Does anyone have any advice? I haven’t developed for Audacity before and would like to accomplish this project in the most efficient way I can…if modifying the source code is necessary or is faster I will do that, but if a plugin approach is better/faster I will do that. If anybody has more specific advice as to what I would need to change or where to implement certain things, that would also be helpful.

Thank you!

The task would be much easier to achieve if you can use MIDI generated sound rather than time stretching an audio file.

For time stretching an audio file, the first thing that you would need to do is to accurately detect the beginning of each note. Even this first step is a non-trivial matter and beyond what Audacity is currently capable of. On the other hand, with MIDI music the start and end time of each note is defined in the MIDI data. The next problem for time stretching audio is that stretching audio is inexact and reduces the sound quality. When time stretching MIDI this is not the case as each note will be simply played with the new start and end times. And so it goes on.

If it is acceptable to use MIDI rather than audio then you may be able to achieve the task relatively easily by using Cakewalk or Sonar and developing a script programmed in Cakewalk Application Language (CAL) (certainly very much easier than time stretching audio).

Unfortunately I can’t use MIDI to accomplish the task. Detecting the beginning of each note in Audacity is not something I hope to accomplish, as I understand it’s difficult. I wanted to stretch and compress beat by beat, using a template that I provide. Track 2 provides the start of each beat in the original track. If this sounds confusing, what I intended would be manually creating a second track such that when I play the first and second tracks together, it sounds like a conductor is hitting the stand with a baton every time there’s a “count” or beat in the music. These two tracks would align exactly, so I wouldn’t need to actually detect any beats automatically. It’s less work to manually generate this second track than to go through and stretch/compress beat by beat.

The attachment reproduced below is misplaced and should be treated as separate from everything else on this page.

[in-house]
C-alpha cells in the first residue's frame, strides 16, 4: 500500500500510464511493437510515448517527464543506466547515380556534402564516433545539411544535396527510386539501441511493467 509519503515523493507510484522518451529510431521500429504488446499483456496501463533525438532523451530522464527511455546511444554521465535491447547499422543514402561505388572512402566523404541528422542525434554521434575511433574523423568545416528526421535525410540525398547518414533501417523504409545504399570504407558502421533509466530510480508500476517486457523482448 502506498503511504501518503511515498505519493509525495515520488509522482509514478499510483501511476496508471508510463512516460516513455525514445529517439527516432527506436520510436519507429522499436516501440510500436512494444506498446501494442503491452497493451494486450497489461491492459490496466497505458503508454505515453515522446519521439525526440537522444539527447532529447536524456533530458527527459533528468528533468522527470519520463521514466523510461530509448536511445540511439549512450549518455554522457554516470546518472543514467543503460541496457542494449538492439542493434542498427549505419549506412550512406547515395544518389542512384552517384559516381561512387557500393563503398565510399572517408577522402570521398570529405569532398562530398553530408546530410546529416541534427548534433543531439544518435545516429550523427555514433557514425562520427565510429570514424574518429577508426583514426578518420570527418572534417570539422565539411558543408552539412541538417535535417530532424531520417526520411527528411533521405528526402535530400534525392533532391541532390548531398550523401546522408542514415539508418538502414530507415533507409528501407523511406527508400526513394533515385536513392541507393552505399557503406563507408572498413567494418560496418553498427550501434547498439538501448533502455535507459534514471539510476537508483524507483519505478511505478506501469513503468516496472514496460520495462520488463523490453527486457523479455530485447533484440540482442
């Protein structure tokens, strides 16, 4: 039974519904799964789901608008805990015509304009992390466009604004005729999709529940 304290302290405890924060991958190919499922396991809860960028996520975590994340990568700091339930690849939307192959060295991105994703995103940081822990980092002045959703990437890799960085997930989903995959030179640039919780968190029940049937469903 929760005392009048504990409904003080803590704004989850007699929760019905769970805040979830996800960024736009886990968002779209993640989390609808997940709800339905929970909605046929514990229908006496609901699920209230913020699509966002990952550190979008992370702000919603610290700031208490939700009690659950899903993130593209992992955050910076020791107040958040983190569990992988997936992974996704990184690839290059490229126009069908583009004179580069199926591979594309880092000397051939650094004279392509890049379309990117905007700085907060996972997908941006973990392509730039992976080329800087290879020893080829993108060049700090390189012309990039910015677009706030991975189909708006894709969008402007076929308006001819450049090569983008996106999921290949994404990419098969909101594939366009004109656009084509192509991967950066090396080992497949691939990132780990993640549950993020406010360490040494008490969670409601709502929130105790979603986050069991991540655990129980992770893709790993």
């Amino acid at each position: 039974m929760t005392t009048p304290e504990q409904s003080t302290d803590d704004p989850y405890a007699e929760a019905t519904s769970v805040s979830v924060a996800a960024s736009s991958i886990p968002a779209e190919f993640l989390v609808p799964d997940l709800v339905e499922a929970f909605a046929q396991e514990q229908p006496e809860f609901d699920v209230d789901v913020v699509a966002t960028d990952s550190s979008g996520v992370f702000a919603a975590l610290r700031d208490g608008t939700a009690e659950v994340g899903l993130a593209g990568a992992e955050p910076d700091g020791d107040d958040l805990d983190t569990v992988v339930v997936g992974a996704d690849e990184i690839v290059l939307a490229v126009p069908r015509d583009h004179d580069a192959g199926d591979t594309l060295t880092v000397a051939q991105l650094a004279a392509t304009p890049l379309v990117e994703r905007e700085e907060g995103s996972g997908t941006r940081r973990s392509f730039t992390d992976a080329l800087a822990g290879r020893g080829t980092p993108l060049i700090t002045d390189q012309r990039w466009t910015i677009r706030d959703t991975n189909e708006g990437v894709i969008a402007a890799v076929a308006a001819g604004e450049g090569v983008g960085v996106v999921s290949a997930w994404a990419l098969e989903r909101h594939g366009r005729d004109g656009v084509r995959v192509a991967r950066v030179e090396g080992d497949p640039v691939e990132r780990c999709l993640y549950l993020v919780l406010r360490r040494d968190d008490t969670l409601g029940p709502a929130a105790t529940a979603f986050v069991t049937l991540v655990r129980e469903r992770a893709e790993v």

Does this change the recommendation to use Cakewalk or Sonar? Is there a way to do this in Audacity with a little programming?

I can’t see how to achieve it with “a little programming”. It looks like a major and very complex programming task to me (but I’m not a programmer).

If you are an experienced C+ programmer then you could perhaps look at the code for the Time Track feature. It’s not the same as what you are asking as it changes both tempo and pitch, but it may give you some ideas as a starting point. Also look at the latest code for “Sliding Time Scale / Pitch Shift” effect as this is a much better quality time stretch algorithm than the standard Change Tempo effect. The latest version is available as a patch here:

Using MIDI is considerably easier as it only involves creating a tempo map but Audacity currently has very limited support for MIDI (which does not include playing MIDI tracks).

Moved from the “Adding Features To Audacity” to the “Audio Processing” section.